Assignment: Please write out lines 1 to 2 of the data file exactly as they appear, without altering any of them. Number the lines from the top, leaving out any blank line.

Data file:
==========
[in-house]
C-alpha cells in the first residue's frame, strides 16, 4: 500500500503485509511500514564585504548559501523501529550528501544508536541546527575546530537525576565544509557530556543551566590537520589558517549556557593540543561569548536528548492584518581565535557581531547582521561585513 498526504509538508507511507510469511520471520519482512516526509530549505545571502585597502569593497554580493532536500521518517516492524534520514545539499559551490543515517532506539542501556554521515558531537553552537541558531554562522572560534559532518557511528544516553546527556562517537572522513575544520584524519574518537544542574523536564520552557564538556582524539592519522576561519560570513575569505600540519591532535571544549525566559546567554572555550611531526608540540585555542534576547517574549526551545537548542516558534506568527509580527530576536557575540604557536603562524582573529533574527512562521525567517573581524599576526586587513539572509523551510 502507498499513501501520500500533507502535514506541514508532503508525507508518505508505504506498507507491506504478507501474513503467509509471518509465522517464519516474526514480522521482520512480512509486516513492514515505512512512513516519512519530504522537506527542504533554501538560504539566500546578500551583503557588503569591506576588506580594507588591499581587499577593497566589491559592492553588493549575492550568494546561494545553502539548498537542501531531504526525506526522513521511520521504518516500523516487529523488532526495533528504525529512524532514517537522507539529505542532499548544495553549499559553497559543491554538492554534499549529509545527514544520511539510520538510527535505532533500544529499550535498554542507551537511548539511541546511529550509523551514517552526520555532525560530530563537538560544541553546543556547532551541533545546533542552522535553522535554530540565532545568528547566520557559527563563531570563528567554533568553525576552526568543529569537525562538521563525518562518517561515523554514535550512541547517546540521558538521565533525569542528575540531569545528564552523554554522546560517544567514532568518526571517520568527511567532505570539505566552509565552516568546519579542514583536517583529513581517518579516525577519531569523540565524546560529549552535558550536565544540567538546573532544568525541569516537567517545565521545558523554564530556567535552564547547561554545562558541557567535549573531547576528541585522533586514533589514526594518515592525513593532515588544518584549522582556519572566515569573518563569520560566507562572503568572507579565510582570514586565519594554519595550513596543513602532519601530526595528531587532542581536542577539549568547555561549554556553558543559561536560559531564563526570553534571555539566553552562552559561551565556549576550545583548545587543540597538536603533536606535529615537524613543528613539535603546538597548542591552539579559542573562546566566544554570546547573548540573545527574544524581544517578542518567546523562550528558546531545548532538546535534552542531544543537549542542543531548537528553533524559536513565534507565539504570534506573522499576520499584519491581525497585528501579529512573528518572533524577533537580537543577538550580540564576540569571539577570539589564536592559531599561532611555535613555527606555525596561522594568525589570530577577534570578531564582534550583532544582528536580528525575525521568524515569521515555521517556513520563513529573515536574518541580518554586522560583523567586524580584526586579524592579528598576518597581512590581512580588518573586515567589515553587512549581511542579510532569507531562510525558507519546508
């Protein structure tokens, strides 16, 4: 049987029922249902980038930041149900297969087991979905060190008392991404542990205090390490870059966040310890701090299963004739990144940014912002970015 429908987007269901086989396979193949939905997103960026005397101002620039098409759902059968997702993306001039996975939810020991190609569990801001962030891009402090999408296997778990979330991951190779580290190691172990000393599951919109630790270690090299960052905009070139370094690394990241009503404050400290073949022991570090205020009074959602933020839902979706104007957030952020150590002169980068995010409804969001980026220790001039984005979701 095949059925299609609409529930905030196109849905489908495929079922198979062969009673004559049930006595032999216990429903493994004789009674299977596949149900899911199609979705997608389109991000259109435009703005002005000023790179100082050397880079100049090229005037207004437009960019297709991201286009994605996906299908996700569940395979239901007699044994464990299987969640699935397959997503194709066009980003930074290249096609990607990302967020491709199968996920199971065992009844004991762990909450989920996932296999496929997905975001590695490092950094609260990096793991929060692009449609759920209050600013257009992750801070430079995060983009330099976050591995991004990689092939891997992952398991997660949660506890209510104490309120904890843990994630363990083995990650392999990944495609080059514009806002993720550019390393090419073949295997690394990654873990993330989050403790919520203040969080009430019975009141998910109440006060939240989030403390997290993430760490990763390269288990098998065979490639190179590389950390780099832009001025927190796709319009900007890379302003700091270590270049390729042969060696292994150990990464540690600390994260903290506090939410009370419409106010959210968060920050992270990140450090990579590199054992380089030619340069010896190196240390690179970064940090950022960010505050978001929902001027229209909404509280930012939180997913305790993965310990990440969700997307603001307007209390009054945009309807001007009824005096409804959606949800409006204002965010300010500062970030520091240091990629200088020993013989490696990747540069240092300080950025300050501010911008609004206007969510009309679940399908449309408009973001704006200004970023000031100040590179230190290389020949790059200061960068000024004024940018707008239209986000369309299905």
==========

[in-house]
C-alpha cells in the first residue's frame, strides 16, 4: 500500500503485509511500514564585504548559501523501529550528501544508536541546527575546530537525576565544509557530556543551566590537520589558517549556557593540543561569548536528548492584518581565535557581531547582521561585513 498526504509538508507511507510469511520471520519482512516526509530549505545571502585597502569593497554580493532536500521518517516492524534520514545539499559551490543515517532506539542501556554521515558531537553552537541558531554562522572560534559532518557511528544516553546527556562517537572522513575544520584524519574518537544542574523536564520552557564538556582524539592519522576561519560570513575569505600540519591532535571544549525566559546567554572555550611531526608540540585555542534576547517574549526551545537548542516558534506568527509580527530576536557575540604557536603562524582573529533574527512562521525567517573581524599576526586587513539572509523551510 502507498499513501501520500500533507502535514506541514508532503508525507508518505508505504506498507507491506504478507501474513503467509509471518509465522517464519516474526514480522521482520512480512509486516513492514515505512512512513516519512519530504522537506527542504533554501538560504539566500546578500551583503557588503569591506576588506580594507588591499581587499577593497566589491559592492553588493549575492550568494546561494545553502539548498537542501531531504526525506526522513521511520521504518516500523516487529523488532526495533528504525529512524532514517537522507539529505542532499548544495553549499559553497559543491554538492554534499549529509545527514544520511539510520538510527535505532533500544529499550535498554542507551537511548539511541546511529550509523551514517552526520555532525560530530563537538560544541553546543556547532551541533545546533542552522535553522535554530540565532545568528547566520557559527563563531570563528567554533568553525576552526568543529569537525562538521563525518562518517561515523554514535550512541547517546540521558538521565533525569542528575540531569545528564552523554554522546560517544567514532568518526571517520568527511567532505570539505566552509565552516568546519579542514583536517583529513581517518579516525577519531569523540565524546560529549552535558550536565544540567538546573532544568525541569516537567517545565521545558523554564530556567535552564547547561554545562558541557567535549573531547576528541585522533586514533589514526594518515592525513593532515588544518584549522582556519572566515569573518563569520560566507562572503568572507579565510582570514586565519594554519595550513596543513602532519601530526595528531587532542581536542577539549568547555561549554556553558543559561536560559531564563526570553534571555539566553552562552559561551565556549576550545583548545587543540597538536603533536606535529615537524613543528613539535603546538597548542591552539579559542573562546566566544554570546547573548540573545527574544524581544517578542518567546523562550528558546531545548532538546535534552542531544543537549542542543531548537528553533524559536513565534507565539504570534506573522499576520499584519491581525497585528501579529512573528518572533524577533537580537543577538550580540564576540569571539577570539589564536592559531599561532611555535613555527606555525596561522594568525589570530577577534570578531564582534550583532544582528536580528525575525521568524515569521515555521517556513520563513529573515536574518541580518554586522560583523567586524580584526586579524592579528598576518597581512590581512580588518573586515567589515553587512549581511542579510532569507531562510525558507519546508